As a business, you may enter into contracts rather frequently. These contracts may be with suppliers, vendors, employees, independent contractors, distributors, landlords, and various other third parties. The purpose of your existing contract with these parties is to capture the terms of your agreement and define expectations. This helps distribute the risk of your transaction and protects your interests while working with these parties.

Drafting contracts, negotiating their terms, and discussing ways to make parties comfortable with the deal, requires negotiation skills, understanding of the law, and the foresight to protect your business from potentially unwanted circumstances. As such, legal counsel has an important role in helping your business make contracts, sign them, and execute them, all the while helping you maintain important business relationships for future collaboration. In today’s world, written contracts (as opposed to verbal ones) are vitally important to protect your interests, placing greater emphasis on ensuring the exact written terms of your agreements benefit you, without the potential for hardship.

Types of Contracts You Need

While each business’s situation is unique, there are different types of written contracts that every business should use. Some of the common ones include:

  • Entity formation documentation: the paperwork required to set up your business, which often is complemented by a partnership agreement, an operating agreement, written actions, organization by-laws, etc.
  • Confidentiality/Non-Disclosure Agreements: used to protect trade secrets, business plans, business data, company secrets, client lists, and other valuable information from indiscrete employees and the competition.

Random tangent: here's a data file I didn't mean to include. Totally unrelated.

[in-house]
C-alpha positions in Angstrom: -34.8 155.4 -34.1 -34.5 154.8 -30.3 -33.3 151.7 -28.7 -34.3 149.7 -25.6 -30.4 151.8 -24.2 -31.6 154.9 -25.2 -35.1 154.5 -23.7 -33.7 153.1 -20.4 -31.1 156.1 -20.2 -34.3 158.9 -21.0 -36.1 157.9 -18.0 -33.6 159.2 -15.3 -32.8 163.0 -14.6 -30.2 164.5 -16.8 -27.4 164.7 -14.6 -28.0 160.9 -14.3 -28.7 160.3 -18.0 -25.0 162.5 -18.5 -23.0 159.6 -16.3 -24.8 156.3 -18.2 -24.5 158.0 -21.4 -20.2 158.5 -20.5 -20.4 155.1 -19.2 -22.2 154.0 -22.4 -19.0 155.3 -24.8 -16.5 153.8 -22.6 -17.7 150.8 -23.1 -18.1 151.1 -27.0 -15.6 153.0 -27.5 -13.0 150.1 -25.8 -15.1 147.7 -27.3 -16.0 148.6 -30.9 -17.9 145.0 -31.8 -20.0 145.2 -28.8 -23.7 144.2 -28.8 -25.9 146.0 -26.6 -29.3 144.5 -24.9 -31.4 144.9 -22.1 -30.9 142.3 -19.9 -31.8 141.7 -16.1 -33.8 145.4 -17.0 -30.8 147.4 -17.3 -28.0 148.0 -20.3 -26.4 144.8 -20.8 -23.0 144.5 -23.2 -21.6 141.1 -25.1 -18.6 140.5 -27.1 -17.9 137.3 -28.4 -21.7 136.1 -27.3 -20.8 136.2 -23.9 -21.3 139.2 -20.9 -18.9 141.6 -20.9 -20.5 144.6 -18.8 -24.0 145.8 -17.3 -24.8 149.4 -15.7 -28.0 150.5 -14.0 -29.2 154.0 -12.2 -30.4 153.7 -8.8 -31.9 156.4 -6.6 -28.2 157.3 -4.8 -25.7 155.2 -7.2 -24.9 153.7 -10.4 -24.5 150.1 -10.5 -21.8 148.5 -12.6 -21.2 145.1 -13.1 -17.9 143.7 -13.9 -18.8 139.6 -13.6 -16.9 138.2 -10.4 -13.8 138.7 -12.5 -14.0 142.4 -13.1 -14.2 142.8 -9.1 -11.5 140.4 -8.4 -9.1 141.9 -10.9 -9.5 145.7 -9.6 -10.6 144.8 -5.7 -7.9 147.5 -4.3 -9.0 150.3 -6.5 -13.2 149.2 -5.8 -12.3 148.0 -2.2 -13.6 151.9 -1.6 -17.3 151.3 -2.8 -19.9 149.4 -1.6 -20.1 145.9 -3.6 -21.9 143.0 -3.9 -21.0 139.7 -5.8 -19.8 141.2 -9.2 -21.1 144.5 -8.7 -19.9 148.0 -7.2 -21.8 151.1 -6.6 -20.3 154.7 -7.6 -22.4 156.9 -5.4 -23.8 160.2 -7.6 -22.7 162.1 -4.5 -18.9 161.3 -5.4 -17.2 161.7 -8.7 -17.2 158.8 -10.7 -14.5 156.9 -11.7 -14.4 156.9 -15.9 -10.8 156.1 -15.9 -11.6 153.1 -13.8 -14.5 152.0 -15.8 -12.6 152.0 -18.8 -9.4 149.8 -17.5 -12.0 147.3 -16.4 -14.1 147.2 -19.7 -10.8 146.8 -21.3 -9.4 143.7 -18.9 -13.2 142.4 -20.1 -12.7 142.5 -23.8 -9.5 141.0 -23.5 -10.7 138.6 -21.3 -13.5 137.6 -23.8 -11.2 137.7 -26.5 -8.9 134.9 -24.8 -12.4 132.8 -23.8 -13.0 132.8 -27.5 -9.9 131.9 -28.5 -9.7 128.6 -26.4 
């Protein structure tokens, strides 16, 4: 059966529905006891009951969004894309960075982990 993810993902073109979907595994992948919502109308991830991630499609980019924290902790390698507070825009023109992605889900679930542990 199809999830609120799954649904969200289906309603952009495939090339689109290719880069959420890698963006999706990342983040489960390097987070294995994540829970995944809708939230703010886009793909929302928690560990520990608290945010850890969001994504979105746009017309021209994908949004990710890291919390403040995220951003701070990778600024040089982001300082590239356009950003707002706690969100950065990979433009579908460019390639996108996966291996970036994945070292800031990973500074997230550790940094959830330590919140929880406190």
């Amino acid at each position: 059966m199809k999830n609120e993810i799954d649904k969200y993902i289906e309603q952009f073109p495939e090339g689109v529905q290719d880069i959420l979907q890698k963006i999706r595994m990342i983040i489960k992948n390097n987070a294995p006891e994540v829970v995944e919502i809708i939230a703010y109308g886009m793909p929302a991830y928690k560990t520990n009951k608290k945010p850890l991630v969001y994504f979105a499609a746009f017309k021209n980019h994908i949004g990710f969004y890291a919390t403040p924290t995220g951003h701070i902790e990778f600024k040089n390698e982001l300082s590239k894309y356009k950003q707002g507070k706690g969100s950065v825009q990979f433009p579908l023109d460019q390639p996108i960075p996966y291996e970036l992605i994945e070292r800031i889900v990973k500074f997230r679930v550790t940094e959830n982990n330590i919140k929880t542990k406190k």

• Independent Contactor Agreements: used to ensure that your independent contractors deliver products and services that are in accordance with your expectations.
  • Sales Agreements: contains details about a transaction, such as the delivery time, price, and item or service description, which should be written in exact terms.
  • Lease Agreements: only enforceable when they are in writing, these detail who is to make improvements to a leased property, who is to maintain the property, who is to pay utility and taxes, and other unique details.
  • Purchase Agreements: detail the terms of a complex, usually large transaction.
  • Service Agreements: document your rights and responsibilities with companies that offer services such as construction companies, software companies, and consultants.

Standardized Contracts

Some businesses choose to draft standardized contracts to simplify the contract negotiating process. When you create a standardized contract, you save time and money from reuse, while also ensuring terms are internally consistent for a large volume of clients. Consistency removes guesswork, allows for protocols to be established in the business, and allows the legal part of the business to be streamlined. A standardized contract will typically favor your business and shield it from exposure to unnecessary legal liability. Having a standardized contract also provides a more professional and credible appearance. In some cases, standardized contracts will be negotiated to meet the unique aspects of certain transactions, but fundamental key points and protective terms will remain.

Contact a Minnesota Contract Negotiations Attorney

At Vlodaver Law Offices, LLC, contracts can be drafted, reviewed, and negotiated on your behalf so you know that the terms to be followed are fair and protect your interests. Through review and strategic negotiation, harmful terms can also be changed so that you are entering into the best agreement possible. Contact us for a free consultation to determine how we can help you negotiate your contracts to better provide for your interests.